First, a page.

Script: Listening Exercise 169

Script: Listening Exercise 169


Joe: Curling is a sport in which players slide large, round stones across an area of ice towards a circular target painted on the ice surface. Two teams of four players play against each other. Each team has eight stones. The teams take turns to slide one of their stones. They score points by getting the stones as near as possible to the centre of the target.

Each round is called an "end". An "end" is complete when both teams have played their eight stones. A game of curling consists of eight or ten "ends". Curling is sometimes called "chess on ice" because the game involves a lot of strategy, tactics and skill.

Curling is a quick game. The stone slides across the ice at great speed. Two players from each team, each holding a long-handled brush, work out the direction in which they think the stone is going to travel and sweep the ice before the stone slides over it. This changes the surface of the ice in front of the stone and influences the direction in which it travels.

Sweeping the ice at the right time is important. The sweepers have to know exactly when and how much to sweep. The player who has thrown the stone will shout out instructions to the sweepers as to how to prepare the stone’s path for best speed and direction.

The area of ice on which curling is played is called a "sheet". It's a long by narrow area usually measuring forty-six by five metres. Because of the shape of the curling sheet, a few games can be marked out and played at the same time on an ice rink. The target circles are three concentric rings of about 1.2 metres, 2.4 metres and 3.7 metres marked at the far end of the sheet.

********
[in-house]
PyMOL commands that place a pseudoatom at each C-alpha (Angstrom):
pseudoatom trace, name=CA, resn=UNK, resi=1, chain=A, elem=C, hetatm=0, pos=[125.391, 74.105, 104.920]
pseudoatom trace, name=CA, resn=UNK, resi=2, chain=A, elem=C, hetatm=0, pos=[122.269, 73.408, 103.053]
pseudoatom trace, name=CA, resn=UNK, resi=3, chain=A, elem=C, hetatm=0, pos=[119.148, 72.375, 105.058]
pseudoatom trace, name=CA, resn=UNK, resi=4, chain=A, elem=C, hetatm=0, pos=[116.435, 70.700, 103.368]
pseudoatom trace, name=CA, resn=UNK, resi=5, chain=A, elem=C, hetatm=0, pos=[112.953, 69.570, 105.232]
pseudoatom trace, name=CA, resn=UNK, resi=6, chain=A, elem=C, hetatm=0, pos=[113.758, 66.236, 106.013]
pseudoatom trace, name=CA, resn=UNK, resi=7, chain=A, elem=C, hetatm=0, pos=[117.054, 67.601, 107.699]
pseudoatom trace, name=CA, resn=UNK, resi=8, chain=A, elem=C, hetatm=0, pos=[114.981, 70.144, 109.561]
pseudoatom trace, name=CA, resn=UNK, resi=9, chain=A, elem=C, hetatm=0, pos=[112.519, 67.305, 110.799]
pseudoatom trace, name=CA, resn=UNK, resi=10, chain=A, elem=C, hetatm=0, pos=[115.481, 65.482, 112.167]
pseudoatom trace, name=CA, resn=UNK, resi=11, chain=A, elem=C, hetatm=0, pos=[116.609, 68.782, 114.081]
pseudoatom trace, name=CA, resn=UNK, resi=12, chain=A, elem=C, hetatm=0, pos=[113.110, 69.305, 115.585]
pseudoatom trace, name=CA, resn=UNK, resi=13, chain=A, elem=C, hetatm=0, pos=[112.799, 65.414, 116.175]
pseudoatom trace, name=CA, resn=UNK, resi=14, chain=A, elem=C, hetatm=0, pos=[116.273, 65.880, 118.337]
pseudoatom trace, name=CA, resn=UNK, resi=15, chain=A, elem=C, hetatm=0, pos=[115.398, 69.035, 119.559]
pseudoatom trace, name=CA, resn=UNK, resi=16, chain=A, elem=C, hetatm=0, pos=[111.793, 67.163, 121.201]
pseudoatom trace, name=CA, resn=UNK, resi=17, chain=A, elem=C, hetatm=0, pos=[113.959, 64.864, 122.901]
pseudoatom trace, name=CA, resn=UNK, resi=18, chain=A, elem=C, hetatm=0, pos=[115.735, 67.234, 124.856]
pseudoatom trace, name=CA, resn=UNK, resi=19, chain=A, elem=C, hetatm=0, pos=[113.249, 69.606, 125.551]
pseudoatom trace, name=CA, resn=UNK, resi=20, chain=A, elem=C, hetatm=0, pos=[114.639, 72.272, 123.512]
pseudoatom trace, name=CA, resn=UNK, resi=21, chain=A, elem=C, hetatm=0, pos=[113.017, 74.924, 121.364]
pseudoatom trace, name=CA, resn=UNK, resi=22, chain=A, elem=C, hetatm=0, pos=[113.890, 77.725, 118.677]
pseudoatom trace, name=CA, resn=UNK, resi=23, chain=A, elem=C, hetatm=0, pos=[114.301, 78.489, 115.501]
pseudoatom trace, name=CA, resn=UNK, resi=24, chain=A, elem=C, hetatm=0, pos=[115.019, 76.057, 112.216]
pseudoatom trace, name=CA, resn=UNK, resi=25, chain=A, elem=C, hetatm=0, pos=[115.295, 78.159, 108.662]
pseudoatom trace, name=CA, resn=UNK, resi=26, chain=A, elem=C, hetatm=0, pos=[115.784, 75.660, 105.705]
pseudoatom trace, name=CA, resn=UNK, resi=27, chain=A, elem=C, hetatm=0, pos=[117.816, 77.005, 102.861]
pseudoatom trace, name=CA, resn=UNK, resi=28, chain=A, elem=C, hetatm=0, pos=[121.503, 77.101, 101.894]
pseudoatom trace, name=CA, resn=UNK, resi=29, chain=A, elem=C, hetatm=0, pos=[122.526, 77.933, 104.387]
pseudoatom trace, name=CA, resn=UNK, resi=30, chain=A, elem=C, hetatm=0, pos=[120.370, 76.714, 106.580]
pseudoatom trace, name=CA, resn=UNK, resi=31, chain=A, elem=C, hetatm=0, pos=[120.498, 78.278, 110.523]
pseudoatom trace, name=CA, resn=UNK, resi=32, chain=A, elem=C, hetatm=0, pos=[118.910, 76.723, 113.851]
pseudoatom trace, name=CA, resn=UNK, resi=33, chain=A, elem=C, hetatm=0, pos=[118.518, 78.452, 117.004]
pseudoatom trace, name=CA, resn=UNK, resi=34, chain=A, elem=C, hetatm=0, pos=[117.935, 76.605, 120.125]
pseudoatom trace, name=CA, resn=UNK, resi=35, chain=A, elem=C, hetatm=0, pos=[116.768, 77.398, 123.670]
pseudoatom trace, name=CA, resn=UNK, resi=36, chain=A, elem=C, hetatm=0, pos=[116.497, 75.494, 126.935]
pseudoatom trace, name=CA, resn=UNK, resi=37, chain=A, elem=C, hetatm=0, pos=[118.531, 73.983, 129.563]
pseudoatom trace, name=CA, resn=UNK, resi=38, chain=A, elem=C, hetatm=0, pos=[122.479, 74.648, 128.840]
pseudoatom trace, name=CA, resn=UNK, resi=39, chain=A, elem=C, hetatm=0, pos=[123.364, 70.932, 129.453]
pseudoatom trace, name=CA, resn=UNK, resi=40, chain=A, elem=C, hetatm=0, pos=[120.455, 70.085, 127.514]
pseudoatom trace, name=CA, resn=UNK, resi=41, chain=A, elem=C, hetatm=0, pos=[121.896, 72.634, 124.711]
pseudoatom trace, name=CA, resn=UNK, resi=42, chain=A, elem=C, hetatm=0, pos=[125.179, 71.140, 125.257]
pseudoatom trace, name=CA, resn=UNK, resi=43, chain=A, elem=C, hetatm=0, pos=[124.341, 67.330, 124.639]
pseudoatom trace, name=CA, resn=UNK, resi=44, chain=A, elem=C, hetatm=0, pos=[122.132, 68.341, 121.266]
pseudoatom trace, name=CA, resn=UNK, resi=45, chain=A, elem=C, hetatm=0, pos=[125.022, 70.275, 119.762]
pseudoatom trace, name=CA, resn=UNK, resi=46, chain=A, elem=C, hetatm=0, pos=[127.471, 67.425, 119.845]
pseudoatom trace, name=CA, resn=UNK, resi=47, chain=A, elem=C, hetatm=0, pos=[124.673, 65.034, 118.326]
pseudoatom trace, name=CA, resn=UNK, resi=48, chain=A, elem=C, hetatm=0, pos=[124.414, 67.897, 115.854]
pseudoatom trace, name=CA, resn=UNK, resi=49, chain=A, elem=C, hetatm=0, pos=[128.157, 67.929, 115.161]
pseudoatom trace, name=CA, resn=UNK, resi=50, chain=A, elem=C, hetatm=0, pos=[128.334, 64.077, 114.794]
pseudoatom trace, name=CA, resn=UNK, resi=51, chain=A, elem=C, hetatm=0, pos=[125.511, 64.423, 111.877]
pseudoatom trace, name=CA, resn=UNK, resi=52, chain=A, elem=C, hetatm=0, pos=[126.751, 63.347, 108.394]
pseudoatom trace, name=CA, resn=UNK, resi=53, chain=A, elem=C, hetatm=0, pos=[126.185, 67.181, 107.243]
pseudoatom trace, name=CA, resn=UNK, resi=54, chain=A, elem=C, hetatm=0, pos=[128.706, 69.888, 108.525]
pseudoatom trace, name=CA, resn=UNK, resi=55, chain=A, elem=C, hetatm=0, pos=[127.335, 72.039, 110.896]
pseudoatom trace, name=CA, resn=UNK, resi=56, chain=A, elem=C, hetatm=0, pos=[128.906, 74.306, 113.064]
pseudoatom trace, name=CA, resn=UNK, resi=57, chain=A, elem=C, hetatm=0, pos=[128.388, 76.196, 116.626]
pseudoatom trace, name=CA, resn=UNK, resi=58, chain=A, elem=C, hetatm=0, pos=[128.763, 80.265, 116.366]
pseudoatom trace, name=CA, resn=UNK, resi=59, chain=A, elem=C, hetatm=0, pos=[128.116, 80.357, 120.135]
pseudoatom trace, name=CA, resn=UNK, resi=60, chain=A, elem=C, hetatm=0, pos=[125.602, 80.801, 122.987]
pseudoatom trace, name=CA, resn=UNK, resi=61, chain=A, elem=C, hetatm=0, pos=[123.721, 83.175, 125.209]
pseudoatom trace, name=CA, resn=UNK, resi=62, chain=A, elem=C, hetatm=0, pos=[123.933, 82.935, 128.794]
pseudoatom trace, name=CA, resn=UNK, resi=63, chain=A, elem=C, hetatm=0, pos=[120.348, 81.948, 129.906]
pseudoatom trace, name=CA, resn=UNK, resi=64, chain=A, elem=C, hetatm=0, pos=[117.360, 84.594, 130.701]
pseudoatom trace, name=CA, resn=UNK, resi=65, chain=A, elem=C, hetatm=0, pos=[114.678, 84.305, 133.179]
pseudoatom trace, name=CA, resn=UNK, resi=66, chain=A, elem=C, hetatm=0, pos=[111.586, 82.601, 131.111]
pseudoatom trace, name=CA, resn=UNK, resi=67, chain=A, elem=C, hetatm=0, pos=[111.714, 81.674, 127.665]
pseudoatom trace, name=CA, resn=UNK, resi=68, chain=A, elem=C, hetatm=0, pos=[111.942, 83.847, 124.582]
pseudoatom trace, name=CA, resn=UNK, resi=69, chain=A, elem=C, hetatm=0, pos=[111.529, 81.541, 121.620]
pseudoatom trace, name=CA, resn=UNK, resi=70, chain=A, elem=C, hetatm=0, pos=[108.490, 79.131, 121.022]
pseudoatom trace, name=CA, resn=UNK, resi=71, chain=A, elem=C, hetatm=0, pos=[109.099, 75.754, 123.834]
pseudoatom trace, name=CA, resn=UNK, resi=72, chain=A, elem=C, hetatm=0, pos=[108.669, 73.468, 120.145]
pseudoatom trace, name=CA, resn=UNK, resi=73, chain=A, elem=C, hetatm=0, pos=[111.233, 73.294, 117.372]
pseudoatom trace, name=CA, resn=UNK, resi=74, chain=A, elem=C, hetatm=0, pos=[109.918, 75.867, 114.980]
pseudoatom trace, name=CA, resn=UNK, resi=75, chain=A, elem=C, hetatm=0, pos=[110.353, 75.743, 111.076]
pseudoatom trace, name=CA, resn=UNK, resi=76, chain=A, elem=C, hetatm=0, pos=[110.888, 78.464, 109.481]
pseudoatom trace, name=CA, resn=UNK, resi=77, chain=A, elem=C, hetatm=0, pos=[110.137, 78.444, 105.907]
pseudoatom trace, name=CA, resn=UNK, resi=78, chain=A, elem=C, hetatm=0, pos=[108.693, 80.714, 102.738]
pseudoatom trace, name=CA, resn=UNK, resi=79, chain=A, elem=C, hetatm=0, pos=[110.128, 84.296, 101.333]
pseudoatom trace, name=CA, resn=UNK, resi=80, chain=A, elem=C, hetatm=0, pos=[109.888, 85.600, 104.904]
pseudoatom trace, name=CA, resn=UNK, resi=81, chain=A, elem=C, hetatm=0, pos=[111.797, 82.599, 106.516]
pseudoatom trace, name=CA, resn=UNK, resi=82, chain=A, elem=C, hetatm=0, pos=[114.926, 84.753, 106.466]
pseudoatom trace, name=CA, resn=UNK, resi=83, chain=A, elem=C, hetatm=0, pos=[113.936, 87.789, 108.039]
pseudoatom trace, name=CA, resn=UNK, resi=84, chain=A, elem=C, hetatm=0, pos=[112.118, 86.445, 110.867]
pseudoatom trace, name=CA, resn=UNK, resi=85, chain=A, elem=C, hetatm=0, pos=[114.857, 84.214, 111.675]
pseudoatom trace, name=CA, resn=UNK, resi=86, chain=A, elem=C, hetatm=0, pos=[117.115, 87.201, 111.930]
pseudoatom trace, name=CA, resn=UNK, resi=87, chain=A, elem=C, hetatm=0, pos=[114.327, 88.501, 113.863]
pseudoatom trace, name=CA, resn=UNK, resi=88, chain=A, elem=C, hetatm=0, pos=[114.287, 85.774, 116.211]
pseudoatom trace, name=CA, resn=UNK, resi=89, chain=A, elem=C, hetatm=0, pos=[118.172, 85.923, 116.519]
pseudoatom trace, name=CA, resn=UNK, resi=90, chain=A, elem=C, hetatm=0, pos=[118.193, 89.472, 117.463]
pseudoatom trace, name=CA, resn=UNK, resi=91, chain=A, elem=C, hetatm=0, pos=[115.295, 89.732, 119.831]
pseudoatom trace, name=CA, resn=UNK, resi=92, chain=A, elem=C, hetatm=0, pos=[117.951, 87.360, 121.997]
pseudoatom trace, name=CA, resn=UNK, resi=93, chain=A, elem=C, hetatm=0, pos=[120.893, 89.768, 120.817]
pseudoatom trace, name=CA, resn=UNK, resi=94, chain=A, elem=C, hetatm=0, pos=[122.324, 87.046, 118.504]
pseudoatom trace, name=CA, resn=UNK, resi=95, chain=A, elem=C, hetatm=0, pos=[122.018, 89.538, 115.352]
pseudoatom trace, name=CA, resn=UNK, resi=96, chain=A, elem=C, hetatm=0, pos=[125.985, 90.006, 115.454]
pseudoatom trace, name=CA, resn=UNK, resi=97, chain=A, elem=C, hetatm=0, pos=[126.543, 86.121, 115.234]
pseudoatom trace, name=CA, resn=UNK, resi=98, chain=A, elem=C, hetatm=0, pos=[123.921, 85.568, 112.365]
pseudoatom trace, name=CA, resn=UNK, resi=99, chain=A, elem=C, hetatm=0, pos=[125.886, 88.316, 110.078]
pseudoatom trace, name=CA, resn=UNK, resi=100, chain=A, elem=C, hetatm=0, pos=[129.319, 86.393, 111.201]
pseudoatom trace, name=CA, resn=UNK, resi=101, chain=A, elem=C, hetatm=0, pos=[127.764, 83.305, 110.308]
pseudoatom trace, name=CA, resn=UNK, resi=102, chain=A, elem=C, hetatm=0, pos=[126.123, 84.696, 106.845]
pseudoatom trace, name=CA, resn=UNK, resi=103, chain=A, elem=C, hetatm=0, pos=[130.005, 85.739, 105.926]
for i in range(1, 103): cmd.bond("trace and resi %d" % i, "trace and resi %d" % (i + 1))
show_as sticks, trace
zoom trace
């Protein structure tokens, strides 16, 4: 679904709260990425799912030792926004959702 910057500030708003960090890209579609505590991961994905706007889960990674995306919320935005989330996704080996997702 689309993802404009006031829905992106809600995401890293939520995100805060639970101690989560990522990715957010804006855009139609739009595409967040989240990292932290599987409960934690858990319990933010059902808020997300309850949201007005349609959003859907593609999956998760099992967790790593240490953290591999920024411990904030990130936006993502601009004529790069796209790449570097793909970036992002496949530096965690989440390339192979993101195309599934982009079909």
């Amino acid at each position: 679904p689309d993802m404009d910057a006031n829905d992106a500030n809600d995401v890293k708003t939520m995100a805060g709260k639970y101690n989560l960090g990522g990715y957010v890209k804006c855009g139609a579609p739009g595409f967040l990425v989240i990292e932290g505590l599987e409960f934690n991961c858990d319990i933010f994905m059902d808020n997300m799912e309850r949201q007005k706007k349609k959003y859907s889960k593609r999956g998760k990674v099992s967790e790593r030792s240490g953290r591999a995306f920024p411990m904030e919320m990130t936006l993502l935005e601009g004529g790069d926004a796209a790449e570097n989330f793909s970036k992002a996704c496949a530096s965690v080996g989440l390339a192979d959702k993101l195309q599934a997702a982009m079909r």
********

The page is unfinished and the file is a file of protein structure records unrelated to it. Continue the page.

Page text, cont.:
A curling stone is like a big wheel of cheese made from granite. It can weigh between seventeen and twenty kilos; its diameter is around 25centimetres, and it’s about 13centimetres high. There is a handle through the middle. The best curling stones are made from special granite that comes from Scotland.

Curling was invented in Scotland in the sixteenth century. As Scottish people emigrated to Canada and New Zealand in the nineteenth century, they took the sport with them – the freezing winter conditions there were ideal for the game to flourish. Curling became an official sport at the Winter Olympics quite late in the day in 1998. Now curling is played in Japan, Korea, Scandinavia and America, as well as Europe, New Zealand and Canada.

Thank you for listening. I hope you enjoyed my talk on curling.


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